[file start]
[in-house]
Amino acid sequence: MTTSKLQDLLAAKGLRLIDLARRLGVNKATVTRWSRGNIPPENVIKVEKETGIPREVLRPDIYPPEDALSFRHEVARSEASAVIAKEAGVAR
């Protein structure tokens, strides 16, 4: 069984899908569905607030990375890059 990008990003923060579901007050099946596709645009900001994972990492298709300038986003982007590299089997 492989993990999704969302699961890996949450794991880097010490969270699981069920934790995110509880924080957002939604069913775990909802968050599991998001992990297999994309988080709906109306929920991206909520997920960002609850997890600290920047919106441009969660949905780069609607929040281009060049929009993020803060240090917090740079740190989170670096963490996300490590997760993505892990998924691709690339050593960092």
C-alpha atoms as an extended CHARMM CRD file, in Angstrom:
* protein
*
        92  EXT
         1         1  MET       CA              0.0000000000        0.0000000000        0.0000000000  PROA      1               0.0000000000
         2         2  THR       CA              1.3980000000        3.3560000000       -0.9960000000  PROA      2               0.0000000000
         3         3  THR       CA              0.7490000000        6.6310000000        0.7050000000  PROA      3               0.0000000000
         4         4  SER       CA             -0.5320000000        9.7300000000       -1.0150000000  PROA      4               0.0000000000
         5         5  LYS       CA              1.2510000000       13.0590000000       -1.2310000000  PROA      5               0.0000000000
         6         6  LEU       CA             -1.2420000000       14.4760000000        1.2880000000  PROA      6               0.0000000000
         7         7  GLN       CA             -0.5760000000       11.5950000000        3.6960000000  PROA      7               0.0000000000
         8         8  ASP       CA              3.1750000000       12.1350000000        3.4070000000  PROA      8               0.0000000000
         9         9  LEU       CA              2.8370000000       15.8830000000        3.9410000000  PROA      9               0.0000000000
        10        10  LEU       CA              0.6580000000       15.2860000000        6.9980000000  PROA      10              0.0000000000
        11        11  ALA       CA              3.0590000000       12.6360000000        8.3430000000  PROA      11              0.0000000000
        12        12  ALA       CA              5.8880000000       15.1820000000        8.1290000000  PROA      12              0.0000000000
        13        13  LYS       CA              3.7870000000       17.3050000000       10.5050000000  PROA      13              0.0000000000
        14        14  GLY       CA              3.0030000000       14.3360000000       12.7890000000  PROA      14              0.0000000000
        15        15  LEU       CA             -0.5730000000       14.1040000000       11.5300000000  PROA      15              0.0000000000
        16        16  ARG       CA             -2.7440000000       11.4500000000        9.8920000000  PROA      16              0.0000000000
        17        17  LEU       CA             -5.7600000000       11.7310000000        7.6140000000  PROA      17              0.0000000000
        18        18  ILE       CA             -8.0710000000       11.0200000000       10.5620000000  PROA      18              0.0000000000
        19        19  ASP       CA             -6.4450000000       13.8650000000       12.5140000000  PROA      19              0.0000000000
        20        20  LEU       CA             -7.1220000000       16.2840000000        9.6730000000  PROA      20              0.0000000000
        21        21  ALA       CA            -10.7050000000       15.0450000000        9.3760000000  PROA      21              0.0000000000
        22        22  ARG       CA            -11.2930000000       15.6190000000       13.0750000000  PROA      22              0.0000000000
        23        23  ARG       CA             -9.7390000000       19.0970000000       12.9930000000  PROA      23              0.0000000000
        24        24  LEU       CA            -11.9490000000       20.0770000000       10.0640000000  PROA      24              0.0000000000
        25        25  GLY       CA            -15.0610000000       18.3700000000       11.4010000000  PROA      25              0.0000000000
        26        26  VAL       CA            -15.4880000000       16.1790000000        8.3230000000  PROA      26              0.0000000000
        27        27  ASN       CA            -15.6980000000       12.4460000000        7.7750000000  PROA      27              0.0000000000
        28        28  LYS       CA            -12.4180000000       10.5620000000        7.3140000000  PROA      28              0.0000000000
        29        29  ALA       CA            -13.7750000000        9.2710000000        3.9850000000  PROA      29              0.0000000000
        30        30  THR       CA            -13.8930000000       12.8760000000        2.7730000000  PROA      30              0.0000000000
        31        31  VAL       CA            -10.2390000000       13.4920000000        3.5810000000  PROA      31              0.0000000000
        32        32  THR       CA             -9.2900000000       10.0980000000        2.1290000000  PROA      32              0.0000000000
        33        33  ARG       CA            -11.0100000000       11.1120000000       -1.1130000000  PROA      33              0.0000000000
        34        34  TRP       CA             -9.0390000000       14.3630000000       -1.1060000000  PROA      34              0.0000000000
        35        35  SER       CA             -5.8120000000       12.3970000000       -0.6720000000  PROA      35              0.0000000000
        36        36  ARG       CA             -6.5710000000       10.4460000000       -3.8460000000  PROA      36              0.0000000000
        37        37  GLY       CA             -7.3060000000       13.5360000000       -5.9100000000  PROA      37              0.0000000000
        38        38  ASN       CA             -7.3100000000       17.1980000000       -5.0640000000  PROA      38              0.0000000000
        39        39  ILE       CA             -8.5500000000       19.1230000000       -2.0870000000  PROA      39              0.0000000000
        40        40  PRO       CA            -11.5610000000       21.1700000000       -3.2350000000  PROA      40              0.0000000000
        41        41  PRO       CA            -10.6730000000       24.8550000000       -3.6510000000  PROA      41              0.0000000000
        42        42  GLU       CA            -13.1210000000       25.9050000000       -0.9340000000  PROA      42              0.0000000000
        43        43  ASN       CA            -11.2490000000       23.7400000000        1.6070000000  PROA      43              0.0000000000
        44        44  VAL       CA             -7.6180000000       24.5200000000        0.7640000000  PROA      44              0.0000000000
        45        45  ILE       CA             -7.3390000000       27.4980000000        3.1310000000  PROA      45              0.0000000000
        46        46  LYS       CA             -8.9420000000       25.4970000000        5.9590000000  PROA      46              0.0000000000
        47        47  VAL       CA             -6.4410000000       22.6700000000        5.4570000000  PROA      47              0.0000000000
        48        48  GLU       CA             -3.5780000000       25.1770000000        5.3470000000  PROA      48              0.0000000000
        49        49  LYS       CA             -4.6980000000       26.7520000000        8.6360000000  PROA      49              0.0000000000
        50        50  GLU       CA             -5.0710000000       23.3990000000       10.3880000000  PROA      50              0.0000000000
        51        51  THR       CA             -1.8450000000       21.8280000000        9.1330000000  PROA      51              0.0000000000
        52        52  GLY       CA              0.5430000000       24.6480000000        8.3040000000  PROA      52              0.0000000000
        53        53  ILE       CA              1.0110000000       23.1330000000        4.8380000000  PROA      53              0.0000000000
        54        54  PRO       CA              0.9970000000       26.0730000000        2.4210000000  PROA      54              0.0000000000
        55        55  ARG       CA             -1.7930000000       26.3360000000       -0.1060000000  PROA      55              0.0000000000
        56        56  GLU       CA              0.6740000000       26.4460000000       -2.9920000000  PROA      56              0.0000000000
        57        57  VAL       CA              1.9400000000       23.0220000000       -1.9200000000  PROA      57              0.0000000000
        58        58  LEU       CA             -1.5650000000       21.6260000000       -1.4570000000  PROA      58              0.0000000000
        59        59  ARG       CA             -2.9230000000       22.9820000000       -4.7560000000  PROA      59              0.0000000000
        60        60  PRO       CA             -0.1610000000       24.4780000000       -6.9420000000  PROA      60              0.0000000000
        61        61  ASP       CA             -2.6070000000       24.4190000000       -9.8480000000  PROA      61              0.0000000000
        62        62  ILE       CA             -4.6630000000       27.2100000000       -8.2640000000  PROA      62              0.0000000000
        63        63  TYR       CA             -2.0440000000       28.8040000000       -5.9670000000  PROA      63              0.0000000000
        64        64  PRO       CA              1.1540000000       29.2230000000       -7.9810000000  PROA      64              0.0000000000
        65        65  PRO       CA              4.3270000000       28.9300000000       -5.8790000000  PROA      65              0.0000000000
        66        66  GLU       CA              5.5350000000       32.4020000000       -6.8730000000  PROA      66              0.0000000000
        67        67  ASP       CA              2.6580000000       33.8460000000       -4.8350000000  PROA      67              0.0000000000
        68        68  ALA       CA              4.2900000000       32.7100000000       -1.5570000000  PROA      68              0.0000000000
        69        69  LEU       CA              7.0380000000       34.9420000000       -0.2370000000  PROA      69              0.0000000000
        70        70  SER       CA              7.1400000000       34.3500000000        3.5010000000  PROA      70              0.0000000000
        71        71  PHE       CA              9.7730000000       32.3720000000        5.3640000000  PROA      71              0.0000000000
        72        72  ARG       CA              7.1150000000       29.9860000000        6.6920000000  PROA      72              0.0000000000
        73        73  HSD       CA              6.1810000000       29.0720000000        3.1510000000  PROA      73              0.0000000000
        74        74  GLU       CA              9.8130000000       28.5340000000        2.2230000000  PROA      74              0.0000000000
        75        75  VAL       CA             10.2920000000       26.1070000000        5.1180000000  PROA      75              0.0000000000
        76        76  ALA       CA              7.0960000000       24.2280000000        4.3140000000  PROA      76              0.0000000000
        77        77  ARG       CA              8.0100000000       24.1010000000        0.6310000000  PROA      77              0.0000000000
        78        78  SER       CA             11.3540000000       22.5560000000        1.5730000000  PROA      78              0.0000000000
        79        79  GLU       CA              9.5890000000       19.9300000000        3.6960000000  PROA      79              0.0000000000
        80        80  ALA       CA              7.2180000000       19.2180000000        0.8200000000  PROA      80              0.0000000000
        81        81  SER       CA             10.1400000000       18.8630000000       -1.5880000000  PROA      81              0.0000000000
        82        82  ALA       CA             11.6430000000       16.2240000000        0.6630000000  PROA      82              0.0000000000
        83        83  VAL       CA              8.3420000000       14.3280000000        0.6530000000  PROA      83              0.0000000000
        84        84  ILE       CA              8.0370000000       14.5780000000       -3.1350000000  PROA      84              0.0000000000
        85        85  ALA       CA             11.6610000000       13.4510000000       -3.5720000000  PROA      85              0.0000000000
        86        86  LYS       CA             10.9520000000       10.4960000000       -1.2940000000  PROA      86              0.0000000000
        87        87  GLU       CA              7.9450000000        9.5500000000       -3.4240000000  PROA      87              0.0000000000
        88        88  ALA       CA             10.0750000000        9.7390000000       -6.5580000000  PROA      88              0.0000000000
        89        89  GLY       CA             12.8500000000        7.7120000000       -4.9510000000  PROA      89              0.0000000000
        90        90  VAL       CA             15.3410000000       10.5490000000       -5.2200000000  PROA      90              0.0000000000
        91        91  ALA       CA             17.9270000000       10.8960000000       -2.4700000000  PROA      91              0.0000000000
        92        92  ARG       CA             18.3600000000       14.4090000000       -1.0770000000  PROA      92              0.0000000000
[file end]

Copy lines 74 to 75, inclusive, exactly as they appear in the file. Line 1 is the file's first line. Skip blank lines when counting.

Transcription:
        67        67  ASP       CA              2.6580000000       33.8460000000       -4.8350000000  PROA      67              0.0000000000
        68        68  ALA       CA              4.2900000000       32.7100000000       -1.5570000000  PROA      68              0.0000000000